In October, 1960, American sculpture took a giant step across the Atlantic, landing in Paris at Galerie Claude Bernard. “Aspects de la Sculpture Americaine” represented 60 artists, all but 13 having previ-ously shown under the New Sculpture Group banner. (Stephen Radich, one of the 21 New York art dealers involved in the exhibit, recalled that Claude Bernard “was very enthusiastic but there was very little response to the show.”)
Writing in Artnews that November, Lawrence Campbell pegged the group, “…a rather quiet, solid avant-garde” who “have selected each other by a democratic process, and the sculptures, no matter how differ-ent, seem to have an affinity for each other.” In Arts that same month, Hilton Kramer addressed the group’s fifth annual exhibition at the Stable Gallery: ”The New Sculpture Group is an informal alliance of the liveliest sculptors on the current scene; its exhibition is concerned to show new work that truly represents, at a level artists themselves can respect, what contemporary sculpture is actually creating. There is no air of theory or cultural apocalypse in a show of this kind; instead there is a clarity of focus, an access to the individual artistic statement, at times a purity of insight into the conceptual world of the sculptural mind, that one cannot help being grateful for.”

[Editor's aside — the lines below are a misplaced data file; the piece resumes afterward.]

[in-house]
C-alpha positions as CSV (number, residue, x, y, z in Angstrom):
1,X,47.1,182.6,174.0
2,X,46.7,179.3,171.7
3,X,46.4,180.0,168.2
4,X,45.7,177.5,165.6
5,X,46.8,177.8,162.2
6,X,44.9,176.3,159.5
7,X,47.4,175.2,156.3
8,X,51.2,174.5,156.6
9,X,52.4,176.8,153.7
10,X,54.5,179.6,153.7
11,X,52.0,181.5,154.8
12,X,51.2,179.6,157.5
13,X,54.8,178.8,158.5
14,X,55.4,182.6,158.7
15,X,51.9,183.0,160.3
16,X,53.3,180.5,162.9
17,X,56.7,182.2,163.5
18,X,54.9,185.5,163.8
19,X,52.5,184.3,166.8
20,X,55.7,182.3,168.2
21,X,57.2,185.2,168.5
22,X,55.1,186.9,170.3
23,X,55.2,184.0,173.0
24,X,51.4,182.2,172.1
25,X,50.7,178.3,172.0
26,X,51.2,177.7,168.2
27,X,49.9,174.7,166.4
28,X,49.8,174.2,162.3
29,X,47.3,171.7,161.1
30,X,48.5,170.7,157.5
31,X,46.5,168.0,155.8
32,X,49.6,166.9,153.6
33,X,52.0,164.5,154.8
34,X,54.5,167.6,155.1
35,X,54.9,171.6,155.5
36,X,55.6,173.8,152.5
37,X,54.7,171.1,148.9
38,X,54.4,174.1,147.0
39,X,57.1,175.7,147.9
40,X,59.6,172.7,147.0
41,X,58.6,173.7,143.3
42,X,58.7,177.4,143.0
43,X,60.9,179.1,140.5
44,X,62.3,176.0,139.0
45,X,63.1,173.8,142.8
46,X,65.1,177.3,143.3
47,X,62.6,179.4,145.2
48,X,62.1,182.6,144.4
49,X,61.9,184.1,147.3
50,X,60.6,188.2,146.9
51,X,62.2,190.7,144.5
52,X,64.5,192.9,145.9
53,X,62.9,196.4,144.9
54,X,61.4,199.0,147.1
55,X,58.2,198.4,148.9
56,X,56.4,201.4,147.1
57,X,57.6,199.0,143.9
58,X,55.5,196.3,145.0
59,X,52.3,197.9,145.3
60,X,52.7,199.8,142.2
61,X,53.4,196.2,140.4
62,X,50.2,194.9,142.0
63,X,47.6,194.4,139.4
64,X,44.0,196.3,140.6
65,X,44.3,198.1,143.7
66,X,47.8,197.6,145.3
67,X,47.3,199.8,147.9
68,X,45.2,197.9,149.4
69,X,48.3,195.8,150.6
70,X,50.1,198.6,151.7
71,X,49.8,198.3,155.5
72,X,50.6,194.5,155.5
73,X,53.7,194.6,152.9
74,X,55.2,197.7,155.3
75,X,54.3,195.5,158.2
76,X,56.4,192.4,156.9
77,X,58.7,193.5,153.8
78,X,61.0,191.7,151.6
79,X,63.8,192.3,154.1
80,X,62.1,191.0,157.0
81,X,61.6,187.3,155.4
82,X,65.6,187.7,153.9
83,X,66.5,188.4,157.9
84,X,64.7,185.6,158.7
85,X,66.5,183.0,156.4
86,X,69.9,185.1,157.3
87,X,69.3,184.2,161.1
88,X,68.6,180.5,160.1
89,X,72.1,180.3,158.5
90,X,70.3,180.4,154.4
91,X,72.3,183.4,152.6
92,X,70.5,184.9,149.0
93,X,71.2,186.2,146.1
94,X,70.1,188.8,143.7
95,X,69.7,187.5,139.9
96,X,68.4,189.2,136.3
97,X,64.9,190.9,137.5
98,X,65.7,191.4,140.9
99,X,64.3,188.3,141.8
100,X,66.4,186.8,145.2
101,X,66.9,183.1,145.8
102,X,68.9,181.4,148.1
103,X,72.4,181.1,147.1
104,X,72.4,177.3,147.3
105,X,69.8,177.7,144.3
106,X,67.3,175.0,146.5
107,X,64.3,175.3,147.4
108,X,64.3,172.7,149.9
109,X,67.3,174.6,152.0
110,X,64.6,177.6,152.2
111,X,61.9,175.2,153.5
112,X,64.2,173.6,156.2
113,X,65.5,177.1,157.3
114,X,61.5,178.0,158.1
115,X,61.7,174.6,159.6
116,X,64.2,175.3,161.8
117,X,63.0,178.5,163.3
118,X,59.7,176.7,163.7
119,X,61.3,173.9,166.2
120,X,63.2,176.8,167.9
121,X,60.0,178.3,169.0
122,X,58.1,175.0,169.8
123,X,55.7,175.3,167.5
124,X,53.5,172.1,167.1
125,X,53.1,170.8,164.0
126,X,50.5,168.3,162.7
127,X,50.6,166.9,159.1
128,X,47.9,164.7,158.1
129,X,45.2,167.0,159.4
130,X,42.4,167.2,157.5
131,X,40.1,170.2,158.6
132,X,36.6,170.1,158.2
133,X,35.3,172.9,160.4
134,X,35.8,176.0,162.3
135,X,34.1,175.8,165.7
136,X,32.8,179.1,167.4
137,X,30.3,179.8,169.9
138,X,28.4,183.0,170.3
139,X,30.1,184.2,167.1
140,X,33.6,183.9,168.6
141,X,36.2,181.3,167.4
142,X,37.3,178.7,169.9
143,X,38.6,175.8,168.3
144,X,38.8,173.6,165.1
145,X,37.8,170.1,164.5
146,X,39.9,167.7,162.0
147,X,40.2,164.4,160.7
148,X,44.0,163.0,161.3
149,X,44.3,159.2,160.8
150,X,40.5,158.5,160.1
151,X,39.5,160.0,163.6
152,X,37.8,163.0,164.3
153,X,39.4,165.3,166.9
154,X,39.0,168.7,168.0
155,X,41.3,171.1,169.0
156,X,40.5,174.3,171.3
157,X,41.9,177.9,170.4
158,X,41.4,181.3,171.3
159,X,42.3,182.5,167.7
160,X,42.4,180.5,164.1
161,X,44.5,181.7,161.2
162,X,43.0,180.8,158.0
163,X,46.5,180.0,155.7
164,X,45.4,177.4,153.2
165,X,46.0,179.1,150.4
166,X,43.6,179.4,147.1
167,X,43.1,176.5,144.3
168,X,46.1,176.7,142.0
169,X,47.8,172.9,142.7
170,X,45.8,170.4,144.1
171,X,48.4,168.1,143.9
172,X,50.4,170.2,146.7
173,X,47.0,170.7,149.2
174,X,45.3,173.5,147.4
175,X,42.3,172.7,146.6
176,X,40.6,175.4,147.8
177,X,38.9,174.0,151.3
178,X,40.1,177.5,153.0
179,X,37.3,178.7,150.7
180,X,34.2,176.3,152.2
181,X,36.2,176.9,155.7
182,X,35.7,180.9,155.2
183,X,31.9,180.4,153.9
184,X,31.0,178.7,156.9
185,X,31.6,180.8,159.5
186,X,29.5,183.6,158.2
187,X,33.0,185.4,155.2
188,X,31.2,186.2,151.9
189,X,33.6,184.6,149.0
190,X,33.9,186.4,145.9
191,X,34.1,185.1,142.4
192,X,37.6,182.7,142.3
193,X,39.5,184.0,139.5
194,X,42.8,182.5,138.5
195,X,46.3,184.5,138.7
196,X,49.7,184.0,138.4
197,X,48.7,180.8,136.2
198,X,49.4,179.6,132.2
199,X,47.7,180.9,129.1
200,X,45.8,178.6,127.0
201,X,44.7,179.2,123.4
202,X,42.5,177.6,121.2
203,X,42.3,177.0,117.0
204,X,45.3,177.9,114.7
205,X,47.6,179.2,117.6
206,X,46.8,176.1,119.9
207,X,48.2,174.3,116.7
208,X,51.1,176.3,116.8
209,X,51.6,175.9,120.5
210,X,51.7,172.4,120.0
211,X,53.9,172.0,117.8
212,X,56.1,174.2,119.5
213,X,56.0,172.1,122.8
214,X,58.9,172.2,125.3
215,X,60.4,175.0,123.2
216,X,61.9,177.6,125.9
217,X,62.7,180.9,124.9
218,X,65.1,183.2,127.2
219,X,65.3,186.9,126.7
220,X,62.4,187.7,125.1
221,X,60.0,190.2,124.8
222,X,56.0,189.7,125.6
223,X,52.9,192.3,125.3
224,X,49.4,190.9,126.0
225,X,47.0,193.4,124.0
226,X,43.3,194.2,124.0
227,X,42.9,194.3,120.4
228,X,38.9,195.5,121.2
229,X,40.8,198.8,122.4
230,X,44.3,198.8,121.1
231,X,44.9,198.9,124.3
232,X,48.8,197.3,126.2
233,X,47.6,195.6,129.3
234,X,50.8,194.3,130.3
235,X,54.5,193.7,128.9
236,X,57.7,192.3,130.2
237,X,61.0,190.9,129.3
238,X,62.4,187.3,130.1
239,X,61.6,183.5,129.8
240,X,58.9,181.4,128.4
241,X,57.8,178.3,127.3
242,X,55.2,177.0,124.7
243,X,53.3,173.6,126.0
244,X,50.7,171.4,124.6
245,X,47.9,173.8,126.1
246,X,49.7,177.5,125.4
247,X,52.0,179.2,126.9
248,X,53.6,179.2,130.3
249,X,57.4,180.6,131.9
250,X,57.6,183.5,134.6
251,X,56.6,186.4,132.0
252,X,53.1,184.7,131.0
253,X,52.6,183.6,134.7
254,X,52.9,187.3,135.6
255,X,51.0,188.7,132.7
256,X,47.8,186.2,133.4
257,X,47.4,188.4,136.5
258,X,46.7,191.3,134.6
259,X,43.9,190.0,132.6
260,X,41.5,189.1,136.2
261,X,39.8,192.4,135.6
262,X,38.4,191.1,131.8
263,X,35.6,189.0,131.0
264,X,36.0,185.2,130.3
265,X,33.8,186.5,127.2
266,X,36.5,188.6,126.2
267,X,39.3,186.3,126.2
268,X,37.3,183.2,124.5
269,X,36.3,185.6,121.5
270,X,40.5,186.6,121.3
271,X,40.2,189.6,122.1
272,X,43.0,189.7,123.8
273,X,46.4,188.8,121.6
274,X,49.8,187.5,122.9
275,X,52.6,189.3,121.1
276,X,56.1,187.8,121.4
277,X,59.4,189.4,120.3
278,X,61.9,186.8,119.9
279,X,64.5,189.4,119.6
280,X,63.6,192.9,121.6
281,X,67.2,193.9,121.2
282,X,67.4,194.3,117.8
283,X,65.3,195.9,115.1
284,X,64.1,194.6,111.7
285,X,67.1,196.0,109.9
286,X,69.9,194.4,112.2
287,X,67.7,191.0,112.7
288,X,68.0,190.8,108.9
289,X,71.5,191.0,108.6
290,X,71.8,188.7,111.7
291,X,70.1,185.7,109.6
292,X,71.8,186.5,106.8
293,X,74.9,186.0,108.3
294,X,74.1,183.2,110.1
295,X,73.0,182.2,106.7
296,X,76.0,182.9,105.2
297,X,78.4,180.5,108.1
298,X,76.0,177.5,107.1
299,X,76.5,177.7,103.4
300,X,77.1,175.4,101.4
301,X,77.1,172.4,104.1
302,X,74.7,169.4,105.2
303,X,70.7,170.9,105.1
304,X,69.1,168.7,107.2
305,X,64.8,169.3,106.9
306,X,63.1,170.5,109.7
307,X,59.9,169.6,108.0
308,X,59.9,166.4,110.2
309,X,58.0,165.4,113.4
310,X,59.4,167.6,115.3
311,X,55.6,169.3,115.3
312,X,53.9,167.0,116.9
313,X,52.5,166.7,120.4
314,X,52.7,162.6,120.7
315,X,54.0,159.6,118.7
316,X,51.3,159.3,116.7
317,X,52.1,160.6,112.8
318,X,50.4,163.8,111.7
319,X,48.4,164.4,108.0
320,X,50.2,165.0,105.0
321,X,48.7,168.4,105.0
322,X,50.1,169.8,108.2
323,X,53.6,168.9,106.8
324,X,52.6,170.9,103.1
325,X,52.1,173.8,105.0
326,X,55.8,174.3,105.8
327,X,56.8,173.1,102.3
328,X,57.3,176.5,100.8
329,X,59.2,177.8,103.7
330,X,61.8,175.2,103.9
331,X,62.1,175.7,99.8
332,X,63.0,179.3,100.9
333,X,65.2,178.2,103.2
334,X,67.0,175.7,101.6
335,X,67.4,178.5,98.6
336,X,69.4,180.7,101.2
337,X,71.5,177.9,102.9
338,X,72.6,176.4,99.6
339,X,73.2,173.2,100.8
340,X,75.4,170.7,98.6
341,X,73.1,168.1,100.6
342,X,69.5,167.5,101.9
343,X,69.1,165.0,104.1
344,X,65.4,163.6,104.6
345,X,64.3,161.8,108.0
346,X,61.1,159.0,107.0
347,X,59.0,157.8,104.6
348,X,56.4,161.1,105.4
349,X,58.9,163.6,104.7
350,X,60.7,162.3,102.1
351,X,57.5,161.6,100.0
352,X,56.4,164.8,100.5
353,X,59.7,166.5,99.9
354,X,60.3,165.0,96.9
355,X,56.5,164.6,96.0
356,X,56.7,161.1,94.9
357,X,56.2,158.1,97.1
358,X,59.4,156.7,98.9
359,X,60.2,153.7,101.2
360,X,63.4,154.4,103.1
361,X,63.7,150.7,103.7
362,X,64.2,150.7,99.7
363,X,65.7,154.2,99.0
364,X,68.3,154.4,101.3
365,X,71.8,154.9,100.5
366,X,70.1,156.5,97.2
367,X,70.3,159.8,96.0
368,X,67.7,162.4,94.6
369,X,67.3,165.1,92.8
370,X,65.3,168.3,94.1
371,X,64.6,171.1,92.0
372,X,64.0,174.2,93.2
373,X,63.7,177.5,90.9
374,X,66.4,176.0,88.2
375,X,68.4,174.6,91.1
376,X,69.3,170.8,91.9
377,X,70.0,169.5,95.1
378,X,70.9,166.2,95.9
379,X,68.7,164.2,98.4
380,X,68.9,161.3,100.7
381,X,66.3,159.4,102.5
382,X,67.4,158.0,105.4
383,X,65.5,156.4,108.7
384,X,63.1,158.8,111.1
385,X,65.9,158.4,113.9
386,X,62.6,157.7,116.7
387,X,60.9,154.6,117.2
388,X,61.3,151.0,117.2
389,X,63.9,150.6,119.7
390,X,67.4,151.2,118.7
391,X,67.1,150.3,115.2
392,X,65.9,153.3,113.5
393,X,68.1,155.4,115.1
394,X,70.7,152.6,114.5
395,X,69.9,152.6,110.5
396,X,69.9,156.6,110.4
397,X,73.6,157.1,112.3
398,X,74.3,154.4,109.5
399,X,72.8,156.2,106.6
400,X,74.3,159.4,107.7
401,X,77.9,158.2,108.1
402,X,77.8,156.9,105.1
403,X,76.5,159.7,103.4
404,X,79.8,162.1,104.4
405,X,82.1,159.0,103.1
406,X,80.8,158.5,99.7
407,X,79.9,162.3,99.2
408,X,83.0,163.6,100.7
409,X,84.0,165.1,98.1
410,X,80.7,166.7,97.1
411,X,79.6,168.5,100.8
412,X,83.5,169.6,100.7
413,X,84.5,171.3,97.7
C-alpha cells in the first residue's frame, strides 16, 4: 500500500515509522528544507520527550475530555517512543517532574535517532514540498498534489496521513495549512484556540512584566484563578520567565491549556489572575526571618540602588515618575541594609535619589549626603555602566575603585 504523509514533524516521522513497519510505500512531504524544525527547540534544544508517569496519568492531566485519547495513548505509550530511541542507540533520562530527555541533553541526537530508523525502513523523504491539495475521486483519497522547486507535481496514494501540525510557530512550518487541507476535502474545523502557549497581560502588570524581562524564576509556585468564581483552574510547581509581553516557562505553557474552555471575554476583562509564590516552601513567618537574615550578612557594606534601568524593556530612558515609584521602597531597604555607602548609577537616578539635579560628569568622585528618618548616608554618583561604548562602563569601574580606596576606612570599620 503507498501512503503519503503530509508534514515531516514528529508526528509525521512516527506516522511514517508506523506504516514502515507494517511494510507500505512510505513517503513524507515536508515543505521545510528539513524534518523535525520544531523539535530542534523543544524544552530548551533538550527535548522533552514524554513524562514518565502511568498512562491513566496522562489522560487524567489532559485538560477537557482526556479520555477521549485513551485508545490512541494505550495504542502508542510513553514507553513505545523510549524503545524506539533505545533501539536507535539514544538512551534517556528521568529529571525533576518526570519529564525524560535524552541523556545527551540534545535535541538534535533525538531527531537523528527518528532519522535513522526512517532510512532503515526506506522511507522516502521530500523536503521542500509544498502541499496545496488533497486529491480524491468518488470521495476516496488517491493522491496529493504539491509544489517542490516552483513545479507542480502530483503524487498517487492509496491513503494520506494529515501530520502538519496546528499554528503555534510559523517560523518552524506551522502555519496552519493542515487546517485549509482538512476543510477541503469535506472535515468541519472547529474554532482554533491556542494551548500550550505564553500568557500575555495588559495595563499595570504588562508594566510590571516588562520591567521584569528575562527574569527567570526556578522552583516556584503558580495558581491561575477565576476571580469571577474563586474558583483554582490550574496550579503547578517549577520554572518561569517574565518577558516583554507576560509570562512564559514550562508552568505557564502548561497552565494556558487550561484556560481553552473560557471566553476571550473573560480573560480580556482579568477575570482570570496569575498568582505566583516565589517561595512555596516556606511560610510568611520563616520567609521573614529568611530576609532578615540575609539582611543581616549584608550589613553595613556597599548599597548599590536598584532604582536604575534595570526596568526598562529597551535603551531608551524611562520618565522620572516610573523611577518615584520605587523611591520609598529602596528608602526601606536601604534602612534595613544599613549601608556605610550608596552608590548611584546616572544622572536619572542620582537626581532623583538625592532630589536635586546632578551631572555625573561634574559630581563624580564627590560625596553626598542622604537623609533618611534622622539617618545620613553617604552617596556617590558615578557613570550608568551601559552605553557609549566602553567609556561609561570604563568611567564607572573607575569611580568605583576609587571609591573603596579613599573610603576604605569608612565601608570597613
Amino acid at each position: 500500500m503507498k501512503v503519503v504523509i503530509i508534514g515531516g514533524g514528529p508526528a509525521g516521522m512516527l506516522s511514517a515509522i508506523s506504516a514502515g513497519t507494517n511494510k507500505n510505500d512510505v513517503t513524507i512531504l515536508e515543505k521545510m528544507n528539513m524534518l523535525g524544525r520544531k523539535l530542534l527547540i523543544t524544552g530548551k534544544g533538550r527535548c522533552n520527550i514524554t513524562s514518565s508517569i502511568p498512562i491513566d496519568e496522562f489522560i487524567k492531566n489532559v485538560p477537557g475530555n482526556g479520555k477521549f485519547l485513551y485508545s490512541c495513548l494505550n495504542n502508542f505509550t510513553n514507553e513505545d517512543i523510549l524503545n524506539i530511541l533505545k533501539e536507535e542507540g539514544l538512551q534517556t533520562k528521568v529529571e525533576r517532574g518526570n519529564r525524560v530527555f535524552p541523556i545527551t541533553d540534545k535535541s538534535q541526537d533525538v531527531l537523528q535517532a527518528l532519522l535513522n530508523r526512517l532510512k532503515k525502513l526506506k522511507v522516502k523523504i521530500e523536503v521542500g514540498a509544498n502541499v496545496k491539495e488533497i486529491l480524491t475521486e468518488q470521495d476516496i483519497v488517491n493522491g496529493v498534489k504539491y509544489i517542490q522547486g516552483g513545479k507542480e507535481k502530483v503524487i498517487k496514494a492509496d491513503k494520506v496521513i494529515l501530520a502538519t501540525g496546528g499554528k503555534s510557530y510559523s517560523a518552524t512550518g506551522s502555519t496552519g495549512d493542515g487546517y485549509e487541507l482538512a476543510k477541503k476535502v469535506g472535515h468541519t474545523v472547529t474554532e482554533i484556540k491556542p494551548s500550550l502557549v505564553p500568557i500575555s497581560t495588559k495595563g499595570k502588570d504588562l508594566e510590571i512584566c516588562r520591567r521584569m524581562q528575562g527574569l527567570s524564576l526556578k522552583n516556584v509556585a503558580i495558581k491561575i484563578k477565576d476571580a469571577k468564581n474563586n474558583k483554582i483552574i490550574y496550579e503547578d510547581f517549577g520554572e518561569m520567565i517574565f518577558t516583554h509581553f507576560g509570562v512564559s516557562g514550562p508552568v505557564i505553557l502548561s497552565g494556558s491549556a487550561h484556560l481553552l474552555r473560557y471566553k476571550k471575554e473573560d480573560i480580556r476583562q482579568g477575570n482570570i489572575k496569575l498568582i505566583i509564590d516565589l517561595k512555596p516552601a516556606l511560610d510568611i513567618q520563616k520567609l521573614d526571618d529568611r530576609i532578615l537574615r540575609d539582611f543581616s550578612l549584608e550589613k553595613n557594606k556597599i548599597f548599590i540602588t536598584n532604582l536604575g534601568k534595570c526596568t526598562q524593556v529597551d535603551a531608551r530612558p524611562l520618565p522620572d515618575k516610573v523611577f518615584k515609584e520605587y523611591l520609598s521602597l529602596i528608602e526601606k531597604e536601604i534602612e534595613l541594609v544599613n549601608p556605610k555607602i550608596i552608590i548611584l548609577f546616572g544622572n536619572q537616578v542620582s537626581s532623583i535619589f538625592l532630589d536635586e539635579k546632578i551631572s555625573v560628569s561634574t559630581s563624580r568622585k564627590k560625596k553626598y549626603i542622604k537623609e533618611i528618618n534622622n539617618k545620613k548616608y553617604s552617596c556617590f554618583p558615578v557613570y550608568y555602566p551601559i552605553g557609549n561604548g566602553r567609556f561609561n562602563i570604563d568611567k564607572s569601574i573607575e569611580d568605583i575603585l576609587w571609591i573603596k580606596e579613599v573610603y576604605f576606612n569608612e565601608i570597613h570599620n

Success scattered The New Sculpture Group and with it, the demise of artist-organized shows. No one took a vote but the collective spirit expired, Reflective of that change, the Tanager closed in June, 1962. Under a different banner, “Sculptors Choice” in December, 1963 held at the East Hampton Gallery on West 56th Street, was the group’s last gasp. None of the participating artists contacted could point a finger to a particular episode, issue or personality that scuttled the group. Politics was mentioned-there was too much of it-or that too many women had joined the group, making some of the men uncomfortable.
Thirty years is a long time to hold undocumented memories. For now, it is enough to re-stage some of the work from that time in a place that was the first home of the Whitney Museum of American Art. When the building took on another guise in 1964, Agostini, Bourgeois, Geist, Hare, Ladish, Lassaw, Pavia and Spaventa became part of the revolving Studio School faculty. The context, like Ornette Coleman’s evasive chords, resonates with 8th Street history. The Artists Club, Stanley Hayter’s Atelier 17, Hans Hofmann’s School of Fine Art, Club 35 and the old Cedar Tavern shared the same street. Those places don’t exist anymore but this look at the New Sculpture Group can serve as a beacon for new things to come.